The association of depression, cognitive impairment without dementia, and dementia with risk of ischemic stroke: A cohort study

TitleThe association of depression, cognitive impairment without dementia, and dementia with risk of ischemic stroke: A cohort study
Publication TypeJournal Article
Year of Publication2015
AuthorsDavydow, DS, Levine, DA, Zivin, K, Katon, WJ, Langa, KM
JournalPsychosomatic Medicine
Volume77
Issue2
Pagination200-208
KeywordsHealth Conditions and Status, Methodology, Other, Risk Taking
Abstract

Objective: To determine if depression, cognitive impairment without dementia (CIND), and/or dementia are each independently associated with risk of ischemic stroke and to identify characteristics that could modify these associations. Methods: This retrospective-cohort study examined a population-based sample of 7031 Americans older than 50 years participating in the Health and Retirement Study (1998-2008) who consented to have their interviews linked to their Medicare claims. The eight-item Center for Epidemiologic Studies Depression Scale and/or International Classification of Disease, Ninth Revision, Clinical Modification (ICD-9-CM) depression diagnoses were used to identify baseline depression. The Modified Telephone Interview for Cognitive Status and/or ICD-9-CM dementia diagnoses were used to identify baseline CIND or dementia. Hospitalizations for ischemic stroke were identified via ICD-9-CM diagnoses. Results: After adjusting for demographics, medical comorbidities, and health-risk behaviors, CIND alone (odds ratio OR = 1.37, 95 confidence interval CI = 1.11-1.69) and co-occurring depression and CIND (OR = 1.65, 95 CI = 1.24-2.18) were independently associated with increased odds of ischemic stroke. Depression alone was not associated with odds of ischemic stroke (OR = 1.11, 95 CI = 0.88-1.40) in unadjusted analyses. Neither dementia alone (OR = 1.09, 95 CI = 0.82-1.45) nor co-occurring depression and dementia (OR = 1.25, 95 CI = 0.89-1.76) were associated with odds of ischemic stroke after adjusting for demographics. Conclusions: CIND and co-occurring depression and CIND are independently associated with increased risk of ischemic stroke. Individuals with co-occurring depression and CIND represent a high-risk group that may benefit from targeted interventions to prevent stroke.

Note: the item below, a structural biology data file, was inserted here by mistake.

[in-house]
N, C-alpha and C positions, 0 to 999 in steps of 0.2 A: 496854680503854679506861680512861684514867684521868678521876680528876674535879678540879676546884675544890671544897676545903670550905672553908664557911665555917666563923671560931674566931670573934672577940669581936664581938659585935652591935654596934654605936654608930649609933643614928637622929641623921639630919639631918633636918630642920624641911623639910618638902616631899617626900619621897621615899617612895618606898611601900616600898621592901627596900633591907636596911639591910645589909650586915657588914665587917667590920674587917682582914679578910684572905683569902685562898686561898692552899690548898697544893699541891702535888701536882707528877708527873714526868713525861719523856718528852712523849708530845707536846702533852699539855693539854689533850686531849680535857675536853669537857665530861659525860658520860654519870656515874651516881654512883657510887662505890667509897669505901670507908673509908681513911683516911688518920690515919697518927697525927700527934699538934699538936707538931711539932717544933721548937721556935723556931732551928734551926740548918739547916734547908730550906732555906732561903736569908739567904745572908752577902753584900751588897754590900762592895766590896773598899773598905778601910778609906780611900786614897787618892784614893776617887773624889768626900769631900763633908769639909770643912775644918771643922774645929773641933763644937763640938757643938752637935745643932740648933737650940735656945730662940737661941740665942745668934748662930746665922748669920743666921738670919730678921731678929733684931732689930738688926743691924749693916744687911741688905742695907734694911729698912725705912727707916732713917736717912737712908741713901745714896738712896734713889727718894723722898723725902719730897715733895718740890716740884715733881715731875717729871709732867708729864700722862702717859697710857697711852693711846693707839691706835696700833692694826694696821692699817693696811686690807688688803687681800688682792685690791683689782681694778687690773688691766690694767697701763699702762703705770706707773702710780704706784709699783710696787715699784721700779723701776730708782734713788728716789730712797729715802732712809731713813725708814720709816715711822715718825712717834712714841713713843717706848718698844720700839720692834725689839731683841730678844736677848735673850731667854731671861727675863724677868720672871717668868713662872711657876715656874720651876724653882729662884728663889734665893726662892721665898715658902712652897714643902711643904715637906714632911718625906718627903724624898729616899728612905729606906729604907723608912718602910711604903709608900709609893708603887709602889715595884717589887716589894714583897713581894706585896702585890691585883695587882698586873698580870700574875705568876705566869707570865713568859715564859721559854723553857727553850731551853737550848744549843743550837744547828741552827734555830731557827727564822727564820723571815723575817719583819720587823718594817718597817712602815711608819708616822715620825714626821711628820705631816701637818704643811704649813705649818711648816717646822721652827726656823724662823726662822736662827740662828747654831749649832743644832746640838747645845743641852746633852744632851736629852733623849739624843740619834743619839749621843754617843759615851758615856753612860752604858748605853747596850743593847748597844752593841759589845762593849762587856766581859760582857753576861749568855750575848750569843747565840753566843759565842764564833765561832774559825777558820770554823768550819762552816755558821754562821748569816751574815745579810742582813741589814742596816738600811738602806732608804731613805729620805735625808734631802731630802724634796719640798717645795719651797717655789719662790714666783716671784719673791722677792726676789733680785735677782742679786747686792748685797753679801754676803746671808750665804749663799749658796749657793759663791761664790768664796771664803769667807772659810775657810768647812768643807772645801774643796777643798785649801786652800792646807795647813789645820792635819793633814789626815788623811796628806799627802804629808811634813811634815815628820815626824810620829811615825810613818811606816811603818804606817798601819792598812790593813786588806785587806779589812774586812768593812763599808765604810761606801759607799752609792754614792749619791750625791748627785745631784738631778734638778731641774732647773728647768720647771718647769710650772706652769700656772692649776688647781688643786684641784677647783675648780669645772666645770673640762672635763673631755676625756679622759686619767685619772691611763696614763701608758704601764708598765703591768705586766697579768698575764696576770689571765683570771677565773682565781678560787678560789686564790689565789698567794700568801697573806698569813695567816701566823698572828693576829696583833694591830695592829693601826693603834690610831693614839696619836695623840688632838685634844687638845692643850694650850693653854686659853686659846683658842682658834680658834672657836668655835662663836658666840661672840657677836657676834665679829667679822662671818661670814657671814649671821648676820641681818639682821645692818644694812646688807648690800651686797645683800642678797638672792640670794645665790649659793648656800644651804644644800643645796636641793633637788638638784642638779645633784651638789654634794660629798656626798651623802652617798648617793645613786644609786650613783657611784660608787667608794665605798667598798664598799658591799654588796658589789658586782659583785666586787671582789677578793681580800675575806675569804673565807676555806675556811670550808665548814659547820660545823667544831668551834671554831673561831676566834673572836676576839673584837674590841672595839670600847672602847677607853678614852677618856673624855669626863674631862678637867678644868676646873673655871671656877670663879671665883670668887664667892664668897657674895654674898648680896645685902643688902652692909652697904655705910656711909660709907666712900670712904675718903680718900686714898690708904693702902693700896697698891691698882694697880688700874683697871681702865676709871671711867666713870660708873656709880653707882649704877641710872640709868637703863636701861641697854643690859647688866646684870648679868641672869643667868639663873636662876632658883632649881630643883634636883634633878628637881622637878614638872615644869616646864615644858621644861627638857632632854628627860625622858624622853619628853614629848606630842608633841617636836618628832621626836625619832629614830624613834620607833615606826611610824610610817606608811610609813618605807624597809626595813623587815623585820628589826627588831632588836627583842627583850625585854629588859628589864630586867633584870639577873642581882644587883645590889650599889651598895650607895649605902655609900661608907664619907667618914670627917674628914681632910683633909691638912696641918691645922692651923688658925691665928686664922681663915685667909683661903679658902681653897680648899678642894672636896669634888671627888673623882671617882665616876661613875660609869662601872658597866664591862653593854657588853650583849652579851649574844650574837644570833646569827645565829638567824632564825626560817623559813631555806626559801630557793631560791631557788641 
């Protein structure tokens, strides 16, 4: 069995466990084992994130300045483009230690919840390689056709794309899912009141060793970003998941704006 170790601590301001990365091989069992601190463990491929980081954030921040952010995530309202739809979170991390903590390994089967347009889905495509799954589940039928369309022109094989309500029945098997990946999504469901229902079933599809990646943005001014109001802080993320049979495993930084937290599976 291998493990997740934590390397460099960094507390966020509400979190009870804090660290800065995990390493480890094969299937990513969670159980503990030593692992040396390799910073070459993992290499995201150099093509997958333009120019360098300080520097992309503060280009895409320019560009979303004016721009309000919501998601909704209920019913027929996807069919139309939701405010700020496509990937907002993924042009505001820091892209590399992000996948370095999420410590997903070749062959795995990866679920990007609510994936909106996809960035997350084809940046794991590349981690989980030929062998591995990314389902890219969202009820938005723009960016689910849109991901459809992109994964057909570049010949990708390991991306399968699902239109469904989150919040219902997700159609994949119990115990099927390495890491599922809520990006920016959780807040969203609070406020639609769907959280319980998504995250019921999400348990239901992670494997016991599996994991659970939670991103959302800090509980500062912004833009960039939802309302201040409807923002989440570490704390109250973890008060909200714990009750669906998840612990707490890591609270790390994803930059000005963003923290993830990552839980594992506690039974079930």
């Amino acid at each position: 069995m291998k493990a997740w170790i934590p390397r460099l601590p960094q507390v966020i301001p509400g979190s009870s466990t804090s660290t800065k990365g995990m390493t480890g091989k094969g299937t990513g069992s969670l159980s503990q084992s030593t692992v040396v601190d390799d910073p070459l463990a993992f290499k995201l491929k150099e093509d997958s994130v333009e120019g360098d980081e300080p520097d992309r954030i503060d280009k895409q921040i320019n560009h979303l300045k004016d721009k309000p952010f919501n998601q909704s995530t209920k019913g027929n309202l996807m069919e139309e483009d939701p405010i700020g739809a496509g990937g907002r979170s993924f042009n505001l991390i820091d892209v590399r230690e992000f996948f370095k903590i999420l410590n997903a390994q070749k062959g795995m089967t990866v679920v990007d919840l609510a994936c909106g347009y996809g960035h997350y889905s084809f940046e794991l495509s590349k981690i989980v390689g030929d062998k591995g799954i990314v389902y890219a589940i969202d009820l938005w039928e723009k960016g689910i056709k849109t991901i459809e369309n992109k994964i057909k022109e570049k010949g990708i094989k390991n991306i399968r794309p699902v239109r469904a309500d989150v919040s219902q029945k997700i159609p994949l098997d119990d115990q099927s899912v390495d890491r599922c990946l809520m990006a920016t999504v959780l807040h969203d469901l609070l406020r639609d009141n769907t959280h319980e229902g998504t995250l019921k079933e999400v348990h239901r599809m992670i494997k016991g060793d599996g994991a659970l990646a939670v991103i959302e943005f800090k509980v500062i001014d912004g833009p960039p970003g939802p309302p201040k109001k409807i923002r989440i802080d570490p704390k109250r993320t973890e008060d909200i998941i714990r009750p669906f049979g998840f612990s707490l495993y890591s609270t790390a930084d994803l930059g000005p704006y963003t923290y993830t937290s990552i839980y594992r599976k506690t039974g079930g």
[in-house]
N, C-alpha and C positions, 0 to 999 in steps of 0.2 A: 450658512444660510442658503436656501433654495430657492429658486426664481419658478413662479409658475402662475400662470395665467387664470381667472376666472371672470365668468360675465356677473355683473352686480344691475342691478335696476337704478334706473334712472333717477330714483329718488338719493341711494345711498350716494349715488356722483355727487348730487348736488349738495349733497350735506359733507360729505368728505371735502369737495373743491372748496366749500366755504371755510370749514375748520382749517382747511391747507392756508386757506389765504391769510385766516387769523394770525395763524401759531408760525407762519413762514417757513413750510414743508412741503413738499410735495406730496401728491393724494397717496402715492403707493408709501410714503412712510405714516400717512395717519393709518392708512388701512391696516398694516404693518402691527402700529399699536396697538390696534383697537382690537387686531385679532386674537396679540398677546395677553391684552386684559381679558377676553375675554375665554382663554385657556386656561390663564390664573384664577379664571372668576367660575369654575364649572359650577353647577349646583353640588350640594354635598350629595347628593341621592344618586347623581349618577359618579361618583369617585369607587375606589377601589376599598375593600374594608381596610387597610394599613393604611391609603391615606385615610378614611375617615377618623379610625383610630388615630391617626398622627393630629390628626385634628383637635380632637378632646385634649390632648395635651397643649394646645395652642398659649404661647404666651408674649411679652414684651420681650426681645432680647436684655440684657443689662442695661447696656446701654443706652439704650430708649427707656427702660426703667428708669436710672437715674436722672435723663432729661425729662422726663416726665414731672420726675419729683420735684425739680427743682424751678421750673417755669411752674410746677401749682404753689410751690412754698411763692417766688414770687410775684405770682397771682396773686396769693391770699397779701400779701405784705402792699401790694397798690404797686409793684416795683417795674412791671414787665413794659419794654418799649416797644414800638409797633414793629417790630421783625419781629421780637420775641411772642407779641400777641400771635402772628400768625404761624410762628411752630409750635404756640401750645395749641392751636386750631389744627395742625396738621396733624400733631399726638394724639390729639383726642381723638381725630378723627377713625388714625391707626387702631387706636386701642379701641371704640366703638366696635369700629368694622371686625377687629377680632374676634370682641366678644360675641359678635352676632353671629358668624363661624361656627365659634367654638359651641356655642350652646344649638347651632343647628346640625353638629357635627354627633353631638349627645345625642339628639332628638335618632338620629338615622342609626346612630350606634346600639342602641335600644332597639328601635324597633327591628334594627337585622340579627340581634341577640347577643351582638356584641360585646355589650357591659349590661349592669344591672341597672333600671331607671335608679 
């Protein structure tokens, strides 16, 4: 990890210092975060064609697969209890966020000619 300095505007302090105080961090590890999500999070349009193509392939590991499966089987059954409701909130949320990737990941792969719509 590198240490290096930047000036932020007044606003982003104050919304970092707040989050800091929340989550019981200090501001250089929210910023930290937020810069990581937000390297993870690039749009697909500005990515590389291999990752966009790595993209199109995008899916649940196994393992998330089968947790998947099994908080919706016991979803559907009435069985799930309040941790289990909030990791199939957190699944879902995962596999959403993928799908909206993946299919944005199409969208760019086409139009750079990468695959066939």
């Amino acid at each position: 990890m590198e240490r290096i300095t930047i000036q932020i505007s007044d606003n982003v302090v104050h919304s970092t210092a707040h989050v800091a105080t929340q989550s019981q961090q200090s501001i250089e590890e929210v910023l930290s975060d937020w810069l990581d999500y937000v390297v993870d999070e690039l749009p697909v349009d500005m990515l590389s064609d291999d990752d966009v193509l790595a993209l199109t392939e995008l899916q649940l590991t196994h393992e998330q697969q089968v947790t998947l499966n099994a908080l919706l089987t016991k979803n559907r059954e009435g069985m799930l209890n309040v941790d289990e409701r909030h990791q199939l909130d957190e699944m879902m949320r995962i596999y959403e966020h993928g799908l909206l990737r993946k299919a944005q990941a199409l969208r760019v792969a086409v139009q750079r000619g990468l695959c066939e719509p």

DOI10.1097/psy.0000000000000136
Citation Key8323
PubMed ID25647752
PubMed Central IDPMC4333011